So they can start charging and making a living / topping up their wages sooner?
SimonMW
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Re: BC qualifications assessment quality

Post by SimonMW »

Some really thoughtful replies here.
Does the BC not assess the assessors? If it does, why are the questions being asked in this thread exist? If it doesn't it'll be only a matter of time before that lack of oversight and responsibility comes back to haunt the decision makers.
AFAIK coaches are encouraged to go for refreshers and updates to keep themselves current. However I don't think this can be said of all coaches. One thing I would like to know is whether an old 4* or 5* has to be updated to the new system in order to continue handing out awards or whether they have grandfather rights to continue doing so?

Regardless there does seem to be varying quality, and as Mike mentions, this isn't a new problem. I know of a few people under the old system who quite often required rescuing more themselves than members of the group they were supposed to be leading. To the point where one of them used to brief his group on what to do if he swam! Although I think it seems to be more common that people are being rushed through now due to the pre-requisites being drastically reduced.
Would you complain if you had a lenient driving examiner who passed you when you thought you should have failed??
No, but I would expect that I had been tested properly. To use your analogy in relation to the discussion, it would be like being passed on that driving test for simply being able to drive the car in a straight line for 100yds and being deemed safe to go on the roads.

I can understand that if an assessment is in the calendar and a river like the Tryweryn isn't running and there's no rain, there's a temptation to run the assessment anyway to avoid disappointment and not potentially lose money. But really such assessments should be deferred and re-scheduled.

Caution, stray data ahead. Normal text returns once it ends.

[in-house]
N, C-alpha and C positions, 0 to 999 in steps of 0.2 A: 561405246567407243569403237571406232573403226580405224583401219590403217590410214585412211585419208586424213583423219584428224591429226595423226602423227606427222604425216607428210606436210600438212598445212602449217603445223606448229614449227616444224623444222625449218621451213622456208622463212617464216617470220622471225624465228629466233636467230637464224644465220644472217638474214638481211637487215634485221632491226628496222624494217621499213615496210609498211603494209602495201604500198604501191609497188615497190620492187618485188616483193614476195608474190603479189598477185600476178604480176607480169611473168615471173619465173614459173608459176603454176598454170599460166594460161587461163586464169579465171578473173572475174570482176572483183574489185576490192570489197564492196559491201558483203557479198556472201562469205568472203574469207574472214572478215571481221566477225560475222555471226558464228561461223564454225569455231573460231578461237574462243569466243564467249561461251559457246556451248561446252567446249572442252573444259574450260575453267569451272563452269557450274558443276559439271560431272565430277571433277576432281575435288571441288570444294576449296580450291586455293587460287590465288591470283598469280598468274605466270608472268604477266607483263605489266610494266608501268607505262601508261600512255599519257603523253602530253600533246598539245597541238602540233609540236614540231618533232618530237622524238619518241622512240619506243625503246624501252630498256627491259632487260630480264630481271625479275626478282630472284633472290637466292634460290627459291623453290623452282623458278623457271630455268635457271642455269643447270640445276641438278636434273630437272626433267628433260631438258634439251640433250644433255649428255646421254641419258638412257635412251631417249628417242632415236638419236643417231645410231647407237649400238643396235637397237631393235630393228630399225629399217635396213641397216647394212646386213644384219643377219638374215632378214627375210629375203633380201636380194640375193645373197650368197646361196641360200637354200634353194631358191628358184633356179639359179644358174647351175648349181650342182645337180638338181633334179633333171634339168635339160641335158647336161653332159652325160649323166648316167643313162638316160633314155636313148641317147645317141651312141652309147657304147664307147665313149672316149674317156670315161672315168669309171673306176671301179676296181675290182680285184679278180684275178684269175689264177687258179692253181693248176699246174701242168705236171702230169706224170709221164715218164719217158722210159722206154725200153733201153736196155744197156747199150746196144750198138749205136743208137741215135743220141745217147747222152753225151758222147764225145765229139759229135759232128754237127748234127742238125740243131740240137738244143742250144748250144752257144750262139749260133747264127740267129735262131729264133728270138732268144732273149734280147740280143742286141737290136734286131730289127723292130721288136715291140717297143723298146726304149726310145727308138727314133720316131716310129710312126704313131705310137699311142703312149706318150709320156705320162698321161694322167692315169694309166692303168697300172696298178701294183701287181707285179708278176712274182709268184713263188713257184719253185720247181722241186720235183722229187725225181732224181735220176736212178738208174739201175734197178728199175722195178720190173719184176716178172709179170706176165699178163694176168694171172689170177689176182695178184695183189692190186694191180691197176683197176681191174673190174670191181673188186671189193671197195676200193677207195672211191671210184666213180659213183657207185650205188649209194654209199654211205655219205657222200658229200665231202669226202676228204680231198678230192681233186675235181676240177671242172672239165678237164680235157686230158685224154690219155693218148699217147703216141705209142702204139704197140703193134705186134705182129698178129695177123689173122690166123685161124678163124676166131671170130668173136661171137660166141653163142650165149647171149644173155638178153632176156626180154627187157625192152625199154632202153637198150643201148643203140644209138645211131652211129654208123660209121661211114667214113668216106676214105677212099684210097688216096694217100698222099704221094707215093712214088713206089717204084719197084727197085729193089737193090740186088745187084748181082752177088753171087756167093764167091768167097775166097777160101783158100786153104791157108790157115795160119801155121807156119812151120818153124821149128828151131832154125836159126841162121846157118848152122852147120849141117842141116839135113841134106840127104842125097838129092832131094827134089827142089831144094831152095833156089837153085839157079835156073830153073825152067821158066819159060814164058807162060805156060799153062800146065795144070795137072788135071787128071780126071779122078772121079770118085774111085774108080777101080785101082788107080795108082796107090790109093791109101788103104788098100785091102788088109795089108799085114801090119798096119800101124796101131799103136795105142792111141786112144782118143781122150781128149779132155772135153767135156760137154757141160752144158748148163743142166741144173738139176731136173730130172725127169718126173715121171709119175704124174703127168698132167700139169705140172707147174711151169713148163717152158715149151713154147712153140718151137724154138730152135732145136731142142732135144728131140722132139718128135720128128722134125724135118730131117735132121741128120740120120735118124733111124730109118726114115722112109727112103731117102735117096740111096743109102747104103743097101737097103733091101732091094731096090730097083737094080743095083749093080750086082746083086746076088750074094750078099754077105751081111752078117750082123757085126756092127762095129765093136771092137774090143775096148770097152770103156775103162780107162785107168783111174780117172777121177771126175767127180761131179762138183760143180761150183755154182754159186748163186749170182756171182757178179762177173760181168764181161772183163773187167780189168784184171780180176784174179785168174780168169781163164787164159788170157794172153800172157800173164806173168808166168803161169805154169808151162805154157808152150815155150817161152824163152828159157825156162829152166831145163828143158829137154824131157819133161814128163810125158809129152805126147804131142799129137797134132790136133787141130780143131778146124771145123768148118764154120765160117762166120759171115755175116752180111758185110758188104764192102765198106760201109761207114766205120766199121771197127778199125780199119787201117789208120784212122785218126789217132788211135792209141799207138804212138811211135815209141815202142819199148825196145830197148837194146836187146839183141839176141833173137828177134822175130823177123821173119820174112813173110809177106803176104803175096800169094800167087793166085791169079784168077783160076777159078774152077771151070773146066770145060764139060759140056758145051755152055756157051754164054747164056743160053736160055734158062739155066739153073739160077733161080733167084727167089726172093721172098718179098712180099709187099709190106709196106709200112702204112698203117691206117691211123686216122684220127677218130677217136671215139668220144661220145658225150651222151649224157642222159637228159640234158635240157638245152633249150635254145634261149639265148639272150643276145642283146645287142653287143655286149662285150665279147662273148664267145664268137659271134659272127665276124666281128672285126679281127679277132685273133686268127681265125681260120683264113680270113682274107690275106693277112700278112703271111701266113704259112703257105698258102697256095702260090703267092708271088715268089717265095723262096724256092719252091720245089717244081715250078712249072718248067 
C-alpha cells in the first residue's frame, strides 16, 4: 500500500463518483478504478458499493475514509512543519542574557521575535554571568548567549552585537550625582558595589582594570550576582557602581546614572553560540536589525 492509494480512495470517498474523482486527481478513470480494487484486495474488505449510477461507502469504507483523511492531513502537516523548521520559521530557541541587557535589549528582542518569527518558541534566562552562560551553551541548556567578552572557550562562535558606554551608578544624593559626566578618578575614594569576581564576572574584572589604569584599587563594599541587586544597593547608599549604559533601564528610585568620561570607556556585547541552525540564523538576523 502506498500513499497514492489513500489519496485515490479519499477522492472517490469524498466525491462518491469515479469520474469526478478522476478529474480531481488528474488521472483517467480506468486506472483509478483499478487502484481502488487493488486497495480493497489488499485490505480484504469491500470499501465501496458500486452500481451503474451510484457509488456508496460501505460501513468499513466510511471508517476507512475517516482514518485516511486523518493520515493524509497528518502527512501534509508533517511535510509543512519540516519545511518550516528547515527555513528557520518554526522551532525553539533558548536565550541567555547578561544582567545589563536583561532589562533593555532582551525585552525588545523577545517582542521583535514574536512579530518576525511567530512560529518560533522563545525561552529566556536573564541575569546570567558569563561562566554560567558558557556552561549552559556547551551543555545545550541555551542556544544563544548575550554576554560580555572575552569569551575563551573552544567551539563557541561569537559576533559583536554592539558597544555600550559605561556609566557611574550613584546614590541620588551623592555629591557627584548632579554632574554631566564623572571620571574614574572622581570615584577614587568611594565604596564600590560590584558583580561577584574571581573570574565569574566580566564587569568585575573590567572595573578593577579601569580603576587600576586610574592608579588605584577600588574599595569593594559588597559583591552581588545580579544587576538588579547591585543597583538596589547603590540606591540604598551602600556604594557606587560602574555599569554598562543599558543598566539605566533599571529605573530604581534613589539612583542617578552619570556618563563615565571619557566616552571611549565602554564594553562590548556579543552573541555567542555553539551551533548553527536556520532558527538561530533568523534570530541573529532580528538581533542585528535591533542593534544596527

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Re: BC qualifications assessment quality

Post by MikeALCC »

SimonMW wrote:
Fri May 13, 2022 9:36 am
To use your analogy in relation to the discussion, it would be like being passed on that driving test for simply being able to drive the car in a straight line for 100yds and being deemed safe to go on the roads.
LOL, many years ago a colleague was successful in obtaining a visa for his wife to join him in the UK from India.

He stressed to her the importance of being able to drive in the UK, so told her to pass her test in India before she arrived.

She duly took a lesson and then applied for her test - get in the car, drive 100yrds, stop - congratulations!

The truth was that he was a bit tight, so he knew that if she passed her test in India, she could then drive in the UK on an international driving license and gain experience for free before applying for a UK test.
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Re: BC qualifications assessment quality

Post by gp.girl »

richb250 wrote:
Wed May 11, 2022 11:35 am
The integrity of the awards, especially leadership quals, remains important. Over the years, I've observed that this seems to improve with increasing level of award. I've often heard of soft 3* assessments.
We got sent down the Dart Loop for our 3* canoe. It was a bit of a swimfest.....

Then again I had one coach protest about video of me rolling in the bottom hole/wave at LV to get my 3* kayak. He didn't say a thing against doing a practice roll in very gently moving water to cover rolling on the river to get your 3* :(
I can roll :)